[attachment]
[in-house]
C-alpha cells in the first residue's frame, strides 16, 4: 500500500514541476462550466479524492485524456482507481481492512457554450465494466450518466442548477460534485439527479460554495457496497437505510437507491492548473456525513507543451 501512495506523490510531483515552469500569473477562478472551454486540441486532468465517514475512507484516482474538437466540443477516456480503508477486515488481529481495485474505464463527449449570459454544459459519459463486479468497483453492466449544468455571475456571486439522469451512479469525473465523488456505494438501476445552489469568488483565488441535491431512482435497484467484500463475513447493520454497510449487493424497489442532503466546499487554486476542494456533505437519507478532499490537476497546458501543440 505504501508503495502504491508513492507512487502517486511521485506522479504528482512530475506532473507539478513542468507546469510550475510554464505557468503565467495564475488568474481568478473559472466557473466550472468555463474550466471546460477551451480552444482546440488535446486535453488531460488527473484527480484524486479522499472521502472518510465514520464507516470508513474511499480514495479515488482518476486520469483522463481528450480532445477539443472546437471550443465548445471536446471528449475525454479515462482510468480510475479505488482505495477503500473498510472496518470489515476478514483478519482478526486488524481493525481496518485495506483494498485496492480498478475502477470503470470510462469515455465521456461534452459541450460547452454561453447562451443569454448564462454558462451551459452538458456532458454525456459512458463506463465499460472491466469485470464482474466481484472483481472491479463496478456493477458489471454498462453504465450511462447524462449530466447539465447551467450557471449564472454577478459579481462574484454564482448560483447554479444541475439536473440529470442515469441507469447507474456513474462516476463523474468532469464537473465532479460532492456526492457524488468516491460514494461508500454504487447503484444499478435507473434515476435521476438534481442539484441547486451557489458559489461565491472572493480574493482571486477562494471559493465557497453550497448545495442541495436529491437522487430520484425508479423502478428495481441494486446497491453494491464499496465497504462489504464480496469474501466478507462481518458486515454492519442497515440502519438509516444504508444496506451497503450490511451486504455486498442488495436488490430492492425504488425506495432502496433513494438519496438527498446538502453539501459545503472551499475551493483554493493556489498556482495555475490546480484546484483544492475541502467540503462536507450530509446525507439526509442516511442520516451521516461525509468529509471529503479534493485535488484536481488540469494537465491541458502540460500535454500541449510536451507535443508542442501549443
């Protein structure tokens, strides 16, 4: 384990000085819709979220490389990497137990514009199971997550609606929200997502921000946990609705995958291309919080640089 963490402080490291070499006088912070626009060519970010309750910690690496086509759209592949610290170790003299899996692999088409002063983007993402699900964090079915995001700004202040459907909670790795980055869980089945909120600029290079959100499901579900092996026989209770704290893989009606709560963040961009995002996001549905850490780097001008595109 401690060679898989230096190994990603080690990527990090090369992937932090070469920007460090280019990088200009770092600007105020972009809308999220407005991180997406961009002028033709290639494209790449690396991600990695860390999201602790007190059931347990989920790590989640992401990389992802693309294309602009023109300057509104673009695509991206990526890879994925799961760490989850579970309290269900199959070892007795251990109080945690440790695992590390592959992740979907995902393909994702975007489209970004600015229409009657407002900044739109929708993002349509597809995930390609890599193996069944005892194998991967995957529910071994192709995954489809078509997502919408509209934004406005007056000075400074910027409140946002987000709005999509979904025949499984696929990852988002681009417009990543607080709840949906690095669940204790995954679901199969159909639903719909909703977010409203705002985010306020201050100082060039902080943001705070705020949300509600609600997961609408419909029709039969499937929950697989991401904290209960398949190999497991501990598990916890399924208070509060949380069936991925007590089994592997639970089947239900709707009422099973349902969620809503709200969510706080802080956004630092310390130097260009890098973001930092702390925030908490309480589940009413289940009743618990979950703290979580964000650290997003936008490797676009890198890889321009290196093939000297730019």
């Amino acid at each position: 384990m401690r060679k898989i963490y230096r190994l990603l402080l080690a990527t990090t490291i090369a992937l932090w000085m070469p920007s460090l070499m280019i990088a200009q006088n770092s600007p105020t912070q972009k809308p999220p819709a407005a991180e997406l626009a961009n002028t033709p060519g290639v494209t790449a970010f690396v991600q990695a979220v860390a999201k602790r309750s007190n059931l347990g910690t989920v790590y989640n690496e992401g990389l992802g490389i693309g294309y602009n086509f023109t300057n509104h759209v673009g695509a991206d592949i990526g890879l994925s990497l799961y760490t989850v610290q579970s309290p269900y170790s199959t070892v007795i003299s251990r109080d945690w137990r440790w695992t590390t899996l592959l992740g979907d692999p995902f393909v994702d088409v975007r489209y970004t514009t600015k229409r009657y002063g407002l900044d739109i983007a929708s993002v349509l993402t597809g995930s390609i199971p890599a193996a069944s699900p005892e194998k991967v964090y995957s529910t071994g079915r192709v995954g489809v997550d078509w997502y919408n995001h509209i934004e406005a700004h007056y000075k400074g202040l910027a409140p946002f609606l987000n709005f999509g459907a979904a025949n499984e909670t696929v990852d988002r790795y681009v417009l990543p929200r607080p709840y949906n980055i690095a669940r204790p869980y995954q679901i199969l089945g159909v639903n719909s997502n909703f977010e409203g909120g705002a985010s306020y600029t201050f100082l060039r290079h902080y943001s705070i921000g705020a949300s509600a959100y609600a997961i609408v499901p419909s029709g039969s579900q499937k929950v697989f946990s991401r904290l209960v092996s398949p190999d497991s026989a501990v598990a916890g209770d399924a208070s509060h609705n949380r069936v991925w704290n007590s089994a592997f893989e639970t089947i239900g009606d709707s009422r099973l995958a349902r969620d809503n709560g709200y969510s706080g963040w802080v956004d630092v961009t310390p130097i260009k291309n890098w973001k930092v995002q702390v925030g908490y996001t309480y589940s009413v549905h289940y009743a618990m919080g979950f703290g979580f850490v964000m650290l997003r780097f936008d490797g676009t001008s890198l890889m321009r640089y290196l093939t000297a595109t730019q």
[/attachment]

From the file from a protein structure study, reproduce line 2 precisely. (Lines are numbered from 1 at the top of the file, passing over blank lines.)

C-alpha cells in the first residue's frame, strides 16, 4: 500500500514541476462550466479524492485524456482507481481492512457554450465494466450518466442548477460534485439527479460554495457496497437505510437507491492548473456525513507543451 501512495506523490510531483515552469500569473477562478472551454486540441486532468465517514475512507484516482474538437466540443477516456480503508477486515488481529481495485474505464463527449449570459454544459459519459463486479468497483453492466449544468455571475456571486439522469451512479469525473465523488456505494438501476445552489469568488483565488441535491431512482435497484467484500463475513447493520454497510449487493424497489442532503466546499487554486476542494456533505437519507478532499490537476497546458501543440 505504501508503495502504491508513492507512487502517486511521485506522479504528482512530475506532473507539478513542468507546469510550475510554464505557468503565467495564475488568474481568478473559472466557473466550472468555463474550466471546460477551451480552444482546440488535446486535453488531460488527473484527480484524486479522499472521502472518510465514520464507516470508513474511499480514495479515488482518476486520469483522463481528450480532445477539443472546437471550443465548445471536446471528449475525454479515462482510468480510475479505488482505495477503500473498510472496518470489515476478514483478519482478526486488524481493525481496518485495506483494498485496492480498478475502477470503470470510462469515455465521456461534452459541450460547452454561453447562451443569454448564462454558462451551459452538458456532458454525456459512458463506463465499460472491466469485470464482474466481484472483481472491479463496478456493477458489471454498462453504465450511462447524462449530466447539465447551467450557471449564472454577478459579481462574484454564482448560483447554479444541475439536473440529470442515469441507469447507474456513474462516476463523474468532469464537473465532479460532492456526492457524488468516491460514494461508500454504487447503484444499478435507473434515476435521476438534481442539484441547486451557489458559489461565491472572493480574493482571486477562494471559493465557497453550497448545495442541495436529491437522487430520484425508479423502478428495481441494486446497491453494491464499496465497504462489504464480496469474501466478507462481518458486515454492519442497515440502519438509516444504508444496506451497503450490511451486504455486498442488495436488490430492492425504488425506495432502496433513494438519496438527498446538502453539501459545503472551499475551493483554493493556489498556482495555475490546480484546484483544492475541502467540503462536507450530509446525507439526509442516511442520516451521516461525509468529509471529503479534493485535488484536481488540469494537465491541458502540460500535454500541449510536451507535443508542442501549443